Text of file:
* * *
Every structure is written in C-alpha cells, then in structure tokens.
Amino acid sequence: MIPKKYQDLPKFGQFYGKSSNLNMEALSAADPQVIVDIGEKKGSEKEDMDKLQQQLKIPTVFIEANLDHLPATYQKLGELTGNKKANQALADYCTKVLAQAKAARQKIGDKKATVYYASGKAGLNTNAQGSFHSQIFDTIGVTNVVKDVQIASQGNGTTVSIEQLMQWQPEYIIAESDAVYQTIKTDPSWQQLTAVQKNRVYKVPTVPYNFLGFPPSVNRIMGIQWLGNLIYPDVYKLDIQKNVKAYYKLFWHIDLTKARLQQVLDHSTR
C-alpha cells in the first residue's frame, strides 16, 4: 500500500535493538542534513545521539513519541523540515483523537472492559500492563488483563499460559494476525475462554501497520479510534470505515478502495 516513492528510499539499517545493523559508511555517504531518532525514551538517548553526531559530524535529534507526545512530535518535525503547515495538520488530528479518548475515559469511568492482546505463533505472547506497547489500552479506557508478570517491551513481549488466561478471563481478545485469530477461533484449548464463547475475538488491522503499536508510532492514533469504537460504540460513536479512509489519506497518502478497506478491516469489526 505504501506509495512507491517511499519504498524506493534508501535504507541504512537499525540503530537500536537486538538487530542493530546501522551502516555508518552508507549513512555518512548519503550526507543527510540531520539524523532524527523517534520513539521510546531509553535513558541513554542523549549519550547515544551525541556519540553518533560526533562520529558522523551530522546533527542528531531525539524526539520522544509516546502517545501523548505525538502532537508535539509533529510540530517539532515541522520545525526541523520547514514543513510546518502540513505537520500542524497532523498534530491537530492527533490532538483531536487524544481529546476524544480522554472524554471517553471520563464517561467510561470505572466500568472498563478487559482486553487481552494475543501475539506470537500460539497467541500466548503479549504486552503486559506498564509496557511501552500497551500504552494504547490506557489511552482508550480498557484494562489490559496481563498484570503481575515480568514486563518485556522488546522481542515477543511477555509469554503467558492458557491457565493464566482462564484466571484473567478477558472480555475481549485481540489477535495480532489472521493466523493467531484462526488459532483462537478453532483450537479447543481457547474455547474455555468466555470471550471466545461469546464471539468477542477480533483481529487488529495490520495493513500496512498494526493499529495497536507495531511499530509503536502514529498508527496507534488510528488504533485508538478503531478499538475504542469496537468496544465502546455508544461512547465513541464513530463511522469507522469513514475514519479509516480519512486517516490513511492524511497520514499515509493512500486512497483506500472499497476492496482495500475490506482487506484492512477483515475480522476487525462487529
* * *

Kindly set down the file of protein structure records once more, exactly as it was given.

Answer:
Every structure is written in C-alpha cells, then in structure tokens.
Amino acid sequence: MIPKKYQDLPKFGQFYGKSSNLNMEALSAADPQVIVDIGEKKGSEKEDMDKLQQQLKIPTVFIEANLDHLPATYQKLGELTGNKKANQALADYCTKVLAQAKAARQKIGDKKATVYYASGKAGLNTNAQGSFHSQIFDTIGVTNVVKDVQIASQGNGTTVSIEQLMQWQPEYIIAESDAVYQTIKTDPSWQQLTAVQKNRVYKVPTVPYNFLGFPPSVNRIMGIQWLGNLIYPDVYKLDIQKNVKAYYKLFWHIDLTKARLQQVLDHSTR
C-alpha cells in the first residue's frame, strides 16, 4: 500500500535493538542534513545521539513519541523540515483523537472492559500492563488483563499460559494476525475462554501497520479510534470505515478502495 516513492528510499539499517545493523559508511555517504531518532525514551538517548553526531559530524535529534507526545512530535518535525503547515495538520488530528479518548475515559469511568492482546505463533505472547506497547489500552479506557508478570517491551513481549488466561478471563481478545485469530477461533484449548464463547475475538488491522503499536508510532492514533469504537460504540460513536479512509489519506497518502478497506478491516469489526 505504501506509495512507491517511499519504498524506493534508501535504507541504512537499525540503530537500536537486538538487530542493530546501522551502516555508518552508507549513512555518512548519503550526507543527510540531520539524523532524527523517534520513539521510546531509553535513558541513554542523549549519550547515544551525541556519540553518533560526533562520529558522523551530522546533527542528531531525539524526539520522544509516546502517545501523548505525538502532537508535539509533529510540530517539532515541522520545525526541523520547514514543513510546518502540513505537520500542524497532523498534530491537530492527533490532538483531536487524544481529546476524544480522554472524554471517553471520563464517561467510561470505572466500568472498563478487559482486553487481552494475543501475539506470537500460539497467541500466548503479549504486552503486559506498564509496557511501552500497551500504552494504547490506557489511552482508550480498557484494562489490559496481563498484570503481575515480568514486563518485556522488546522481542515477543511477555509469554503467558492458557491457565493464566482462564484466571484473567478477558472480555475481549485481540489477535495480532489472521493466523493467531484462526488459532483462537478453532483450537479447543481457547474455547474455555468466555470471550471466545461469546464471539468477542477480533483481529487488529495490520495493513500496512498494526493499529495497536507495531511499530509503536502514529498508527496507534488510528488504533485508538478503531478499538475504542469496537468496544465502546455508544461512547465513541464513530463511522469507522469513514475514519479509516480519512486517516490513511492524511497520514499515509493512500486512497483506500472499497476492496482495500475490506482487506484492512477483515475480522476487525462487529